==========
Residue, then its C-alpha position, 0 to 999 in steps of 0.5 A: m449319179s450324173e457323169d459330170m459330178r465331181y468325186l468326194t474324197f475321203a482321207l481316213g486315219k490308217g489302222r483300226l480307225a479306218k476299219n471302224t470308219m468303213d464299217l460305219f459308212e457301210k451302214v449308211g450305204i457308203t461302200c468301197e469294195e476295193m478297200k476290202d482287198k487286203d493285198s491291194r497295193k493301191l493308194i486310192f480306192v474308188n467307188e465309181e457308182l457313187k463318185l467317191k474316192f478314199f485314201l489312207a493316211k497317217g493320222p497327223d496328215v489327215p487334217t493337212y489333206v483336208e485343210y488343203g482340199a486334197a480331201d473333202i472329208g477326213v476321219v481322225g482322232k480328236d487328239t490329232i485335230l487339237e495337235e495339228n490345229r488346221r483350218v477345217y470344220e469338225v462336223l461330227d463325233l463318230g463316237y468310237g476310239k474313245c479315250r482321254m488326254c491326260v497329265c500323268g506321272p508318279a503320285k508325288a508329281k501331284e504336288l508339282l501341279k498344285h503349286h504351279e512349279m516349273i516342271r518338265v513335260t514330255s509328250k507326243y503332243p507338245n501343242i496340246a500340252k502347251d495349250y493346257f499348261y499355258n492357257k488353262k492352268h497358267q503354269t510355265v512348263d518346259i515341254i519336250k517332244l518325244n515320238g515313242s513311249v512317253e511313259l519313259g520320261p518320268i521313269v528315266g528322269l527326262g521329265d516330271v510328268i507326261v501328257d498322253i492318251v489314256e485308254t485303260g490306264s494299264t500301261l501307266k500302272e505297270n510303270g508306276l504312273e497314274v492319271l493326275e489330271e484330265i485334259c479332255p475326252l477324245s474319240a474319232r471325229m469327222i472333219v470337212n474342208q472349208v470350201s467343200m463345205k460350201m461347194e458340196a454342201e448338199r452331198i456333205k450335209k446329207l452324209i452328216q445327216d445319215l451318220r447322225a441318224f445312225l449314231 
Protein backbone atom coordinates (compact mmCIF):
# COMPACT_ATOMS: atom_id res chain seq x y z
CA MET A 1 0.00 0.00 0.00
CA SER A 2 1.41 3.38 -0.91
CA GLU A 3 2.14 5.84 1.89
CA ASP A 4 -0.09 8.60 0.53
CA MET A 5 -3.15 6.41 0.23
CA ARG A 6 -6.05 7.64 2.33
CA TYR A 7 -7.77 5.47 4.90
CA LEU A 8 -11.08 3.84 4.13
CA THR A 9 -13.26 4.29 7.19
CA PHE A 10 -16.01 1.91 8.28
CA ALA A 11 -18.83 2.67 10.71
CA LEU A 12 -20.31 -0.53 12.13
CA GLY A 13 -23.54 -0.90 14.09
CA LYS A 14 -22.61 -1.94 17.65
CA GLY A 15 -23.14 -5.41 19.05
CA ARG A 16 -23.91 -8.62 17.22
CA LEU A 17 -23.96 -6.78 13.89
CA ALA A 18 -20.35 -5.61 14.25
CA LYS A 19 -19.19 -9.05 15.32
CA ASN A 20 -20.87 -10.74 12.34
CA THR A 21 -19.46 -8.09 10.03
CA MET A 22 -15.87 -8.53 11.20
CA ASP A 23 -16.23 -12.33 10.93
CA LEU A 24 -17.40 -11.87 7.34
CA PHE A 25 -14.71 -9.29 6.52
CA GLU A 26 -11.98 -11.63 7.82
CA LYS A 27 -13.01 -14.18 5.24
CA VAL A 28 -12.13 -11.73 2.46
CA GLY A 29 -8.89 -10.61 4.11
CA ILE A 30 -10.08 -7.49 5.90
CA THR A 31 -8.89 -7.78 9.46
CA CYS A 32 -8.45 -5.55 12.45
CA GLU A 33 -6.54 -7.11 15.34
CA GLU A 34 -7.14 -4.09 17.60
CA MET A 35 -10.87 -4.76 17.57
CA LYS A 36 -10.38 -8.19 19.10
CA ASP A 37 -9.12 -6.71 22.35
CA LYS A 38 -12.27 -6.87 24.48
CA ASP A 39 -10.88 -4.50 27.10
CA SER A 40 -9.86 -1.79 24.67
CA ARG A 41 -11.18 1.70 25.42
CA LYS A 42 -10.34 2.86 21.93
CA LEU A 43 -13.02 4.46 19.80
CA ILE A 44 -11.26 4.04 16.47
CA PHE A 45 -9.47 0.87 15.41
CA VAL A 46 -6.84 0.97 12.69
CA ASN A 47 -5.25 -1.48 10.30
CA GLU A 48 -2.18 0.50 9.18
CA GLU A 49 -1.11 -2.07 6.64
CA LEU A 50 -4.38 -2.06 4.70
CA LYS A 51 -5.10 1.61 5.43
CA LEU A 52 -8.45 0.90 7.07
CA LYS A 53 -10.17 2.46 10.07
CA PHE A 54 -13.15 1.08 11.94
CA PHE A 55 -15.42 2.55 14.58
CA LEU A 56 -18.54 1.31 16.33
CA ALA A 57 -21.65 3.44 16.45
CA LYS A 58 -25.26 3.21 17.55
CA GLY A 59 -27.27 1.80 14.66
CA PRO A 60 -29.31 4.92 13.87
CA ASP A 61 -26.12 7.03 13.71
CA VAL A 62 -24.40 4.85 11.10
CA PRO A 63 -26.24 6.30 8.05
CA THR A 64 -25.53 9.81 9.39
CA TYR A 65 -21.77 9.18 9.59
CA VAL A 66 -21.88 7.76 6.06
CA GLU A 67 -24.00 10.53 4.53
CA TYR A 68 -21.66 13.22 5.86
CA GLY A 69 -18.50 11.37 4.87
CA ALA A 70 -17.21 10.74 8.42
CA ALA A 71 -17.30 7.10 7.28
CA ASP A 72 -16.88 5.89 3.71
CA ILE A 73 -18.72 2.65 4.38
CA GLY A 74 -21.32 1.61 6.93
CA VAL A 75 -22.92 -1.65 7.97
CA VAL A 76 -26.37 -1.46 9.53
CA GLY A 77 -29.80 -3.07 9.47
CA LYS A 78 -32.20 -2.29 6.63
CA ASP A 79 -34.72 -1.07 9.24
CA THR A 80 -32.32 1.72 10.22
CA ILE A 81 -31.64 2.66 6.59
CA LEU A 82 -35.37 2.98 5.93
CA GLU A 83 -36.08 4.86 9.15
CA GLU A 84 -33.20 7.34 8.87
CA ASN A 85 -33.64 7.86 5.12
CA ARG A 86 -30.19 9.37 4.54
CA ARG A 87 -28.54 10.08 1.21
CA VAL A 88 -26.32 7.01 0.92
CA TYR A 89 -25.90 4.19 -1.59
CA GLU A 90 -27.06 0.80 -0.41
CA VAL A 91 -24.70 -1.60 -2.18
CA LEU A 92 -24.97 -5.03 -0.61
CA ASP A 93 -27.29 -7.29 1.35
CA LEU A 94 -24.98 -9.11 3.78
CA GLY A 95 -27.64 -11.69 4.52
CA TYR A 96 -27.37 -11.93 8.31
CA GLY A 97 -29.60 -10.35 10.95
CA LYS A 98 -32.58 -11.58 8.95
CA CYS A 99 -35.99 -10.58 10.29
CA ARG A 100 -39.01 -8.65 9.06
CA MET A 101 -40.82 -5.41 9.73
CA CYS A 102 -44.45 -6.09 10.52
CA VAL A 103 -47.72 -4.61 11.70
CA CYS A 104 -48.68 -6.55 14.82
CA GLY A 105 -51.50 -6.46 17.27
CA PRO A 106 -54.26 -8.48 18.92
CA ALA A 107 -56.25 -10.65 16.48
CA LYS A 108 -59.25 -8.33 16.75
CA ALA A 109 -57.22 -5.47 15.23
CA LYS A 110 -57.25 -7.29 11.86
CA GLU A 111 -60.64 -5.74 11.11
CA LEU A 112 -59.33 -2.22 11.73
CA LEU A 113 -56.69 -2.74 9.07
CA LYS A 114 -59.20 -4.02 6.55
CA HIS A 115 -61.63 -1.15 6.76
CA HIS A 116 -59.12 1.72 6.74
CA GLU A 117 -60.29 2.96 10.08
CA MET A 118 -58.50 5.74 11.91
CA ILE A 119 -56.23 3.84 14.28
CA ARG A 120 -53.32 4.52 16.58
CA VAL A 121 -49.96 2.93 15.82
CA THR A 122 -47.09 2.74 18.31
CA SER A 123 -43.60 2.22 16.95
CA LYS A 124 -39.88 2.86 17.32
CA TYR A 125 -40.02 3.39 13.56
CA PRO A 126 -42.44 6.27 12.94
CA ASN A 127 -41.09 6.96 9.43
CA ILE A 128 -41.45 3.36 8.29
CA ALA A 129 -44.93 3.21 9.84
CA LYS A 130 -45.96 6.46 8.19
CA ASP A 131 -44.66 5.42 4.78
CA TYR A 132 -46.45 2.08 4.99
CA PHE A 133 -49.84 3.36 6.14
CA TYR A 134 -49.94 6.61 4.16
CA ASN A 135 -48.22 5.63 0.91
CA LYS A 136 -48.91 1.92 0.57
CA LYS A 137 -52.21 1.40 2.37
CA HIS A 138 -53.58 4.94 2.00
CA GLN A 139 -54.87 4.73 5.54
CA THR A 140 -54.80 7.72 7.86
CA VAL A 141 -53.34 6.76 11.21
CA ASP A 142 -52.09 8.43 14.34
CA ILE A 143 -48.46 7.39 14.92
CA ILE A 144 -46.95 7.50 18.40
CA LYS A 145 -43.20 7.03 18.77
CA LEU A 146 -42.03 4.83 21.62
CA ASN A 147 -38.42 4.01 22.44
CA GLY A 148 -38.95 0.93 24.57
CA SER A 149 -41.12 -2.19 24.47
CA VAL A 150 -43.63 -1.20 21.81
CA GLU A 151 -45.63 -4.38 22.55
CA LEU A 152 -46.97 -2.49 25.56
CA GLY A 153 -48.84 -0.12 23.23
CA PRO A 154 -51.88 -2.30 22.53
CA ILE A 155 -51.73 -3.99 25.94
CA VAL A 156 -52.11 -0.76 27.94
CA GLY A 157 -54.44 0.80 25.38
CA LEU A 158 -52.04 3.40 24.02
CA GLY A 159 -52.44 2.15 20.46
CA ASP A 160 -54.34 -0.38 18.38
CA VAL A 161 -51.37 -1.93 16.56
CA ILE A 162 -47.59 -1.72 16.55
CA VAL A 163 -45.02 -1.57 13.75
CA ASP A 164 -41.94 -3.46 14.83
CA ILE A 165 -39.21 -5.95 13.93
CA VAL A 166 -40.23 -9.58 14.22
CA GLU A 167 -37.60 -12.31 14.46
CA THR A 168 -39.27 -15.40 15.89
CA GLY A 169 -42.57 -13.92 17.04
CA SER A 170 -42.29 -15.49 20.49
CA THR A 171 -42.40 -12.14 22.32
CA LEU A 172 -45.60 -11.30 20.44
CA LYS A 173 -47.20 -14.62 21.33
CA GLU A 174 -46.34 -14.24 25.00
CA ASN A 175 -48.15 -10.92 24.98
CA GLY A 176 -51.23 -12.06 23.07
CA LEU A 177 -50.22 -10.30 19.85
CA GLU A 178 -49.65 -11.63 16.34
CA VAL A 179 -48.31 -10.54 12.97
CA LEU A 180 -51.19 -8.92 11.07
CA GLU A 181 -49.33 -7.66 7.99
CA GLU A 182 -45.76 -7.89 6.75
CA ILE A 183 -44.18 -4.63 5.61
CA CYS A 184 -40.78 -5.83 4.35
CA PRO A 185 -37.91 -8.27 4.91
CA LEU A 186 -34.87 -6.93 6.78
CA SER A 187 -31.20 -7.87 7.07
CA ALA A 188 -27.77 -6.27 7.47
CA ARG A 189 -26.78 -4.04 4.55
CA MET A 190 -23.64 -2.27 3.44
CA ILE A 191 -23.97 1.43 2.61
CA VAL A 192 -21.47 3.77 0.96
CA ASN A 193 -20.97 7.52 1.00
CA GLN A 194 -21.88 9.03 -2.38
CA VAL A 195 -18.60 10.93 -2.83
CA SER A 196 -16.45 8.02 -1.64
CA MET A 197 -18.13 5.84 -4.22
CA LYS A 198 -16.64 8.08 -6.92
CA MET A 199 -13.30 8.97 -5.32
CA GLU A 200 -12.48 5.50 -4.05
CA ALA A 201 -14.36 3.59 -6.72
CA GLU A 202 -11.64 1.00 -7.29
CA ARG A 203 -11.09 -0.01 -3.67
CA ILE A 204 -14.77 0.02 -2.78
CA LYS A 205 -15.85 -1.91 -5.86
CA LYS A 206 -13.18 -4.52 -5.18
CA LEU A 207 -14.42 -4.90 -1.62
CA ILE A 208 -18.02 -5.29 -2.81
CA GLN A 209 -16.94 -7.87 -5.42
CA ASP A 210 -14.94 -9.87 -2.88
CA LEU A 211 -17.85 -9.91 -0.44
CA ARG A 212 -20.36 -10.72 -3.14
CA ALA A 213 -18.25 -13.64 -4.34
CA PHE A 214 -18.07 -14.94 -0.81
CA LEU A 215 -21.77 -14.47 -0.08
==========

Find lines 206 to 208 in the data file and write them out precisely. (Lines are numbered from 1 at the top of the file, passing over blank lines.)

CA ARG A 203 -11.09 -0.01 -3.67
CA ILE A 204 -14.77 0.02 -2.78
CA LYS A 205 -15.85 -1.91 -5.86